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...upon which histories and possibilities hang...
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First Lighting of the Forge
Traditionally crafted knives for folks who wish they could take things home from museums.

Island Blacksmith - Autumn 2019

"The swordsmith was not a mere artizan, but an inspired artist, and his workshop a sanctuary. Daily he commenced his craft with prayer and purification...Every swing of the sledge, every plunge into water, every friction on the stone was a spiritual act of no slight import...Perfect as a work of art, there was more than art could impart. Its cold blade collecting on its surface, the moment it is drawn, the vapours of the atmosphere; its immaculate texture flashing light of a blueish hue, its matchless edge upon which histories and possibilities hang; the curve of its back uniting exquisite grace with utmost strength; all these fill us with mixed feelings of power and beauty, of awe and terror."

~Inazo Nitobe, Bushido, The Soul of Japan
Inome Tanto

Inome Tanto

The inome (pronounced “ee-no-may”, 猪の目, eye of the boar) name comes from the pierced heart-shape designs of the decorative o-seppa (washers) on either side of the handguard.

This lovely motif is ubiquitous in Japan, seen often in architecture, furniture, and sword mountings. In this context, the inome symbol conveys the idea of the focused, forward-moving wild boar of Japan’s forests and mountains, never giving up or retreating.

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Making Tanto Kata

A kata is a pattern or form used for study or for reference when creating an utsushi blade. The exercise of accurately making kata based on the work of historical smiths is an excellent way to train the eyes, mind, and body to create proper tanto forms. The most important aspect of making kata is to work carefully to be as true to the original lines as possible.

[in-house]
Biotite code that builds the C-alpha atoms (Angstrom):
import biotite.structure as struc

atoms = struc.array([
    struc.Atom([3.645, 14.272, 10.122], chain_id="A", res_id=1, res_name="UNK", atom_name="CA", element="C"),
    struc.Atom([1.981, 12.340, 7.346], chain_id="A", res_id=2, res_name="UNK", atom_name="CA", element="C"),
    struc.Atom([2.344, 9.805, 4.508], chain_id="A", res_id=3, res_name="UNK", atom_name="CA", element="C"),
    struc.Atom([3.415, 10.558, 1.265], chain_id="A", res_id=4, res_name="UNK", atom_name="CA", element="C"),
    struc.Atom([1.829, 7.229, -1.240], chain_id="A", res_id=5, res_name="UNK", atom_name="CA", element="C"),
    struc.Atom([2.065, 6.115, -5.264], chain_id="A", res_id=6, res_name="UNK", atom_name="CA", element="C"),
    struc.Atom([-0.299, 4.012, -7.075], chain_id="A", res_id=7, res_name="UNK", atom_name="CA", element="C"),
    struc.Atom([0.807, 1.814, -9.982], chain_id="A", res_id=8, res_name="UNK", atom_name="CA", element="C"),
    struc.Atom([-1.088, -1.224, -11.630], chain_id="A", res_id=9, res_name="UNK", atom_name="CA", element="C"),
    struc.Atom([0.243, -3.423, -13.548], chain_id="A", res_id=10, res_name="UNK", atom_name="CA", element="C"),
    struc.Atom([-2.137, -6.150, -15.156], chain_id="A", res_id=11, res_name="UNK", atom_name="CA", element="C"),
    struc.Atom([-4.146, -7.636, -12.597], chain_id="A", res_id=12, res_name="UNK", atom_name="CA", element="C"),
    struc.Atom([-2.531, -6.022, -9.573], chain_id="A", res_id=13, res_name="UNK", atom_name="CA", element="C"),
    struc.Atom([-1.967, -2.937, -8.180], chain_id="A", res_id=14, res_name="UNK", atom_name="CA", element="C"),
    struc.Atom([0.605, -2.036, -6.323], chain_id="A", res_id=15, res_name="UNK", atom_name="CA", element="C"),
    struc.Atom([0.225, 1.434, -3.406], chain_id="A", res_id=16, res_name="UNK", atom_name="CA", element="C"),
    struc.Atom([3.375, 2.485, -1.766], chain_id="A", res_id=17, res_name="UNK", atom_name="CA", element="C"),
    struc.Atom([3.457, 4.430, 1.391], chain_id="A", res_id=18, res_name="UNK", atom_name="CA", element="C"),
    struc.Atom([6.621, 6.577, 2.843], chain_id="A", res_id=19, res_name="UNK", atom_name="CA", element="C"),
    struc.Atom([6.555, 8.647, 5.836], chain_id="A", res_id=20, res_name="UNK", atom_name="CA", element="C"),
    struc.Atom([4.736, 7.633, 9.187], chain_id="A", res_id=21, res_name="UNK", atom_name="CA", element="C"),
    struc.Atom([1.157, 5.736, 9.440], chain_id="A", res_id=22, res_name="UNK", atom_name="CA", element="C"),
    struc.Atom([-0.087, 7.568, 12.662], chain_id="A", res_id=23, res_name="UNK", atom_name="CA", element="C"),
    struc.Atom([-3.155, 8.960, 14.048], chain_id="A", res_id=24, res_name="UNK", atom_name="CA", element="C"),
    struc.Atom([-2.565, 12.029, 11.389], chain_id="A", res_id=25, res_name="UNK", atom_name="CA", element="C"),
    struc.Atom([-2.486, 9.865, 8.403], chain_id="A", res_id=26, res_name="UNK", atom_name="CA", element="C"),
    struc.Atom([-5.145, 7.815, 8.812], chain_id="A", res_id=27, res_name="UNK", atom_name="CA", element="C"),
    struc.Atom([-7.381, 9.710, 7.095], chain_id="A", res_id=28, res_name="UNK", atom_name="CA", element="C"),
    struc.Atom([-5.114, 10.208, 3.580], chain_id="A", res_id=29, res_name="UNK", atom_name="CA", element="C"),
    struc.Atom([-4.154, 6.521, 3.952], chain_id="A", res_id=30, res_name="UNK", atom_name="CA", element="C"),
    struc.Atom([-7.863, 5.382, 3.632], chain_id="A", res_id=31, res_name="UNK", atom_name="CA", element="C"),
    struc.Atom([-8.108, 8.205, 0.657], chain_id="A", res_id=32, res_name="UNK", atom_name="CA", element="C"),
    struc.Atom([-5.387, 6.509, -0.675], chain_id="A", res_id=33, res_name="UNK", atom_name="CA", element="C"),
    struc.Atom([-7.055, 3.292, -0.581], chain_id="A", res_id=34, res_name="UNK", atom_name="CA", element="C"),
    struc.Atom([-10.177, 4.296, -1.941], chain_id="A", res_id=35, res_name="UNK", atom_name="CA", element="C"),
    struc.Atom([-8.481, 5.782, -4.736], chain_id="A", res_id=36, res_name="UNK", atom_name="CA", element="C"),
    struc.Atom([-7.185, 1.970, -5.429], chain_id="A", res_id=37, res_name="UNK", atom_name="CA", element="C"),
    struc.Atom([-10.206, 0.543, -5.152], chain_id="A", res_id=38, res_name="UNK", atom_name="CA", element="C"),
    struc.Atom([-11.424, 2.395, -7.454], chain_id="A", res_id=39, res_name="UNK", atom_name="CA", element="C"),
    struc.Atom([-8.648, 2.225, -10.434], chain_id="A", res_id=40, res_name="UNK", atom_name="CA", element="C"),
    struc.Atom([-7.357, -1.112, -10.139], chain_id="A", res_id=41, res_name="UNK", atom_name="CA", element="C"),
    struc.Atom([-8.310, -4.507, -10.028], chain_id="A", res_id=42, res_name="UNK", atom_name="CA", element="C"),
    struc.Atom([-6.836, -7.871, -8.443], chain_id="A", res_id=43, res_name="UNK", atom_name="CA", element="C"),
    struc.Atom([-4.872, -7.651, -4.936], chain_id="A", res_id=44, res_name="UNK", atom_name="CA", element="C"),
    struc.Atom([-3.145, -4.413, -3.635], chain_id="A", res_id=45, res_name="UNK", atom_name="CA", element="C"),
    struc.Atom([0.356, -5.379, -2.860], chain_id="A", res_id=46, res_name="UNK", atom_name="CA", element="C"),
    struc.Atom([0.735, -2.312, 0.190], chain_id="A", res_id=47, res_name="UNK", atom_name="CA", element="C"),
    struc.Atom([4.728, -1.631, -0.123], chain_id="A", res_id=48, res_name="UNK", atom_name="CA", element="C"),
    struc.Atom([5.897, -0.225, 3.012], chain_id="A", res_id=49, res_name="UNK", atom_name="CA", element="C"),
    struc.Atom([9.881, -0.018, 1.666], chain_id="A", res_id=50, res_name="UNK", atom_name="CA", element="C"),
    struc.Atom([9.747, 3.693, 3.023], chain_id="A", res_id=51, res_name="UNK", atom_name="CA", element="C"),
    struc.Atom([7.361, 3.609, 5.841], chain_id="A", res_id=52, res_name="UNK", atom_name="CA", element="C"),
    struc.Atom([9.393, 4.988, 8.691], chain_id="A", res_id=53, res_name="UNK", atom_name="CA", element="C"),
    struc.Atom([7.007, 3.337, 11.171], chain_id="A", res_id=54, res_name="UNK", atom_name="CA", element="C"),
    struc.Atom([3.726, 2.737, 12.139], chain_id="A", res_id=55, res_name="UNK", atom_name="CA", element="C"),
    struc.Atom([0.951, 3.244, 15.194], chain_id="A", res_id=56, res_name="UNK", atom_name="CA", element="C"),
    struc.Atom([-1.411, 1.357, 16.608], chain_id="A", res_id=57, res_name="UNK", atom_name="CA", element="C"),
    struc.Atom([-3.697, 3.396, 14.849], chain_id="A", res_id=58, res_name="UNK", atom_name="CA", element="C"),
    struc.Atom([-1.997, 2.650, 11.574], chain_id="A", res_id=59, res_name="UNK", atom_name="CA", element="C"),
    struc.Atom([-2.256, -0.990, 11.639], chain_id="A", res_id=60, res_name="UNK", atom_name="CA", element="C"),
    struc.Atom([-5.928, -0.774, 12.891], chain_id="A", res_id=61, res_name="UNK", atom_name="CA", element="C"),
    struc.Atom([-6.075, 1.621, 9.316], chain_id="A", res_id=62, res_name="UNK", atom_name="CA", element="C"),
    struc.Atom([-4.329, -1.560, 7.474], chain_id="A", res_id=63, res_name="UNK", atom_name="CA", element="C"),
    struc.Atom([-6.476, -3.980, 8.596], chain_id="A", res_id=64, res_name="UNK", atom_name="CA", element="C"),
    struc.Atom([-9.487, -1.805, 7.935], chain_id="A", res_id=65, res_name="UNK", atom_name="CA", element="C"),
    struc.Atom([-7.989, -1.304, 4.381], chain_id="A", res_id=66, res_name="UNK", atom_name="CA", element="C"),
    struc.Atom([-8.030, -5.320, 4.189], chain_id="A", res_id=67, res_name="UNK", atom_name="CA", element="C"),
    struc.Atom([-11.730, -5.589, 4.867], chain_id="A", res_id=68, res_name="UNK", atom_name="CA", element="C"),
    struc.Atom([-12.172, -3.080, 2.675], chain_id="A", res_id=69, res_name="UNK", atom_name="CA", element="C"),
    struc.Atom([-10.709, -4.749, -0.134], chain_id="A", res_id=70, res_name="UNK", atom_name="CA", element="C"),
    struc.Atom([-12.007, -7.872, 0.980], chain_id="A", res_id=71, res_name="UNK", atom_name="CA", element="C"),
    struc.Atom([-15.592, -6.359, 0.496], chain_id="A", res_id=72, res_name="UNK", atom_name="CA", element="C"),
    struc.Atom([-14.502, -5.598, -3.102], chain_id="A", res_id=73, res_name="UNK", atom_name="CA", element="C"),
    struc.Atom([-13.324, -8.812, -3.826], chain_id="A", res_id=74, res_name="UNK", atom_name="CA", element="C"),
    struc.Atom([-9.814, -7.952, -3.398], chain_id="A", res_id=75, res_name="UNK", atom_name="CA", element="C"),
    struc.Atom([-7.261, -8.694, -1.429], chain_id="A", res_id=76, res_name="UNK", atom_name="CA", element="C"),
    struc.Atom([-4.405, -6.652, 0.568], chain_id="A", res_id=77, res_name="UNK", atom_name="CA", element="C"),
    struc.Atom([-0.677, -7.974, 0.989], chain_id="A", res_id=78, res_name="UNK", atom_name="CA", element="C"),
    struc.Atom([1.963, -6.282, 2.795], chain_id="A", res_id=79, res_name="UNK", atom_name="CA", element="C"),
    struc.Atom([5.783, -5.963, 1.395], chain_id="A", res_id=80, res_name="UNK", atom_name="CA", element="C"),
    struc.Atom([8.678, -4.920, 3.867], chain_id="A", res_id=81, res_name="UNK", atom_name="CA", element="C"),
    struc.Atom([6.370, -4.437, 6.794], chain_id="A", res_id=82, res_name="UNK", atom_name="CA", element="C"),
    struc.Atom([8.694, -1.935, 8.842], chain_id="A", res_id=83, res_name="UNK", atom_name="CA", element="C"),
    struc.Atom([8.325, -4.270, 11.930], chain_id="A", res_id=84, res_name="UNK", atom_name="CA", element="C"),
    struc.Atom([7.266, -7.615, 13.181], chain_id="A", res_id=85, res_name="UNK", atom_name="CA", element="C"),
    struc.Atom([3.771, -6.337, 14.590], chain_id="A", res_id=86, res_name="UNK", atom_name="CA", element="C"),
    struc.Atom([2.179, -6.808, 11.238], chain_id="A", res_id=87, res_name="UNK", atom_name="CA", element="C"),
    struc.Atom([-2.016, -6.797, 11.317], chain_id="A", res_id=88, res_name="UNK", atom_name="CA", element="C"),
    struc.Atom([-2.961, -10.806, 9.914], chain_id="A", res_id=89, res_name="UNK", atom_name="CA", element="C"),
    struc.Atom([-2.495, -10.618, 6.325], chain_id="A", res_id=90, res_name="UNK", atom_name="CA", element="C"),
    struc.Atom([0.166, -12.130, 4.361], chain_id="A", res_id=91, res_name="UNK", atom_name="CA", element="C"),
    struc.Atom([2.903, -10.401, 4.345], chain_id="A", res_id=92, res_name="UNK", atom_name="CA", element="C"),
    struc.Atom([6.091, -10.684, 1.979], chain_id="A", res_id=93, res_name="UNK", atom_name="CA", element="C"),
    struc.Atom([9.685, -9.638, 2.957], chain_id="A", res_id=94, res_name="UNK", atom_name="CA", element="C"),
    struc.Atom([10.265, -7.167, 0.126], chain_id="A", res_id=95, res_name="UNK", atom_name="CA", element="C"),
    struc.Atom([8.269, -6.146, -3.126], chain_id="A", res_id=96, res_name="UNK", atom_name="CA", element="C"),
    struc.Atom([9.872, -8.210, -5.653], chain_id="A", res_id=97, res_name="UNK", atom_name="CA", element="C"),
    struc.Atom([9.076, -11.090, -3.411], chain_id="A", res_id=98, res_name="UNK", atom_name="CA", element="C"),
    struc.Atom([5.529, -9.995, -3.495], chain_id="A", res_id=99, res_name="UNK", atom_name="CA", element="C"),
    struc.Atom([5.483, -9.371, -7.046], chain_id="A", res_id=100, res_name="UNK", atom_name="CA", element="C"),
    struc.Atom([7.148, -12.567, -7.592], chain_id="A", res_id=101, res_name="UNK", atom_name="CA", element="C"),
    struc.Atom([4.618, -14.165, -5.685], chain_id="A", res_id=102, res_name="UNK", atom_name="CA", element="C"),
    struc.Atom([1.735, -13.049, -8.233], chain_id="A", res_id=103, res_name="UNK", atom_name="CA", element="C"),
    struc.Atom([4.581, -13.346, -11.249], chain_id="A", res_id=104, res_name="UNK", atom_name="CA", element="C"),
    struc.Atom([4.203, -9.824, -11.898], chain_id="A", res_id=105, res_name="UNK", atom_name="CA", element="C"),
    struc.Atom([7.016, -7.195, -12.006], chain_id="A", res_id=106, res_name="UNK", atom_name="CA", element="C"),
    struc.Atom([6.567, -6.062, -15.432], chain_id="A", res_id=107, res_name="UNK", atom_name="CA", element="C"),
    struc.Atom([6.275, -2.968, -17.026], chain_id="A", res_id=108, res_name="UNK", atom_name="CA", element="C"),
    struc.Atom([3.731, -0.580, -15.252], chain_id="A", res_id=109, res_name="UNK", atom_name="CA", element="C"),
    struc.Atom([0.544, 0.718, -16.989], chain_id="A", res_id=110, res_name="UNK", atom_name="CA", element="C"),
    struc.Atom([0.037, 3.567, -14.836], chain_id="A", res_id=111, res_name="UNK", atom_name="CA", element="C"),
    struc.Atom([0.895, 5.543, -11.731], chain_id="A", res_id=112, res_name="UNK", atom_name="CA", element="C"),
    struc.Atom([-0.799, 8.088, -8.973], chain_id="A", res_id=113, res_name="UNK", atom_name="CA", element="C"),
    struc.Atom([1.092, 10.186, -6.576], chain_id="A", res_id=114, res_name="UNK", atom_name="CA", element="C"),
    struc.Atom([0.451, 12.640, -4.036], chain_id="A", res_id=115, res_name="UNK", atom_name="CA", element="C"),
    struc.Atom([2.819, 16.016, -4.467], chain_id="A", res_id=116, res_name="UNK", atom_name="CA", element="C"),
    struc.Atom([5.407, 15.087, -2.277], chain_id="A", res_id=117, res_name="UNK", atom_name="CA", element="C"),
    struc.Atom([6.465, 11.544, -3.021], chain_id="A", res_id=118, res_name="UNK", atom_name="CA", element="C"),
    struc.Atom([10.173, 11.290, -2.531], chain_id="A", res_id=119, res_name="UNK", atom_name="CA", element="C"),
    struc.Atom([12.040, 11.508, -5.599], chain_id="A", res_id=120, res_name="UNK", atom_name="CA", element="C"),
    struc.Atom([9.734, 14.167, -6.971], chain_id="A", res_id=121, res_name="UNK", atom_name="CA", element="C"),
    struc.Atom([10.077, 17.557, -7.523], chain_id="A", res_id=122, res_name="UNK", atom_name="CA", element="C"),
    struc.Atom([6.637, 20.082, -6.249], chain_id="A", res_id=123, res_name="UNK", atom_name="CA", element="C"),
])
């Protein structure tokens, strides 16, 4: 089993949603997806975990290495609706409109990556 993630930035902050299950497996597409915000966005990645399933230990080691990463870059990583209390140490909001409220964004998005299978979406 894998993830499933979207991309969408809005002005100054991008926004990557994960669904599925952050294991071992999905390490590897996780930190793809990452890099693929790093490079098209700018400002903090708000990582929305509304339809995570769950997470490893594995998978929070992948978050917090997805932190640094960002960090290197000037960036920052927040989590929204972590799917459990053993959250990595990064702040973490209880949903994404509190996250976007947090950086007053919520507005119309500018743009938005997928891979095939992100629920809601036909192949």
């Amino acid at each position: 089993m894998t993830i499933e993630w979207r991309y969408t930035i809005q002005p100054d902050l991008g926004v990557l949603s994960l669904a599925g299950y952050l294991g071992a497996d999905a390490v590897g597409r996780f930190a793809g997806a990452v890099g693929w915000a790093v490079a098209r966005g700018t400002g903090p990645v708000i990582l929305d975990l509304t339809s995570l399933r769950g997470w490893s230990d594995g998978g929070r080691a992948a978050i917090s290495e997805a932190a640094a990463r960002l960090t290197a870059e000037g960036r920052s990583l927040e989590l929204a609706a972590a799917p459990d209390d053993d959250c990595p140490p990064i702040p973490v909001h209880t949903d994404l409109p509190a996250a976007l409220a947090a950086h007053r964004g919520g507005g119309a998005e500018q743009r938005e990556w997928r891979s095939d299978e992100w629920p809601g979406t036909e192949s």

This series of photos documents the creation of steel kata based on a famous antique tanto.

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Making an Ireko Saya: Furusato Tanto

Aikuchi Mounting with Ireko Saya – Furusato Tanto

This tanto was forged from a reclaimed plowshare found on a homestead. One of the most technical challenges of this project was creating the ireko saya (入れ子鞘, nesting scabbard) lining within the tight constraints offered by the original block of hardwood. A refined detail that is normally hidden from view, the ireko saya protects the blade from the hardwood.

"When difficulties come, I remember my home place…Someday I shall fulfill my task. And, then, return to my home place. To the green mountains and clear rivers of my home."

~Takano Tatsuyuki, Furusato

Furusato (故郷, pronounced “foo-roo-sah-toe”) means home place or hometown and contains the ideas of being rooted or grounded wherever one may sojourn, and a confidence and longing for return.

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In the shadow of Mt. Arrowsmith,
deep in a forest clearing,
away from the things of man,
there is a place where blades are born
of earth, and air, and fire, and water.

Copyright © 2019 Crossed Heart Forge, All rights reserved.


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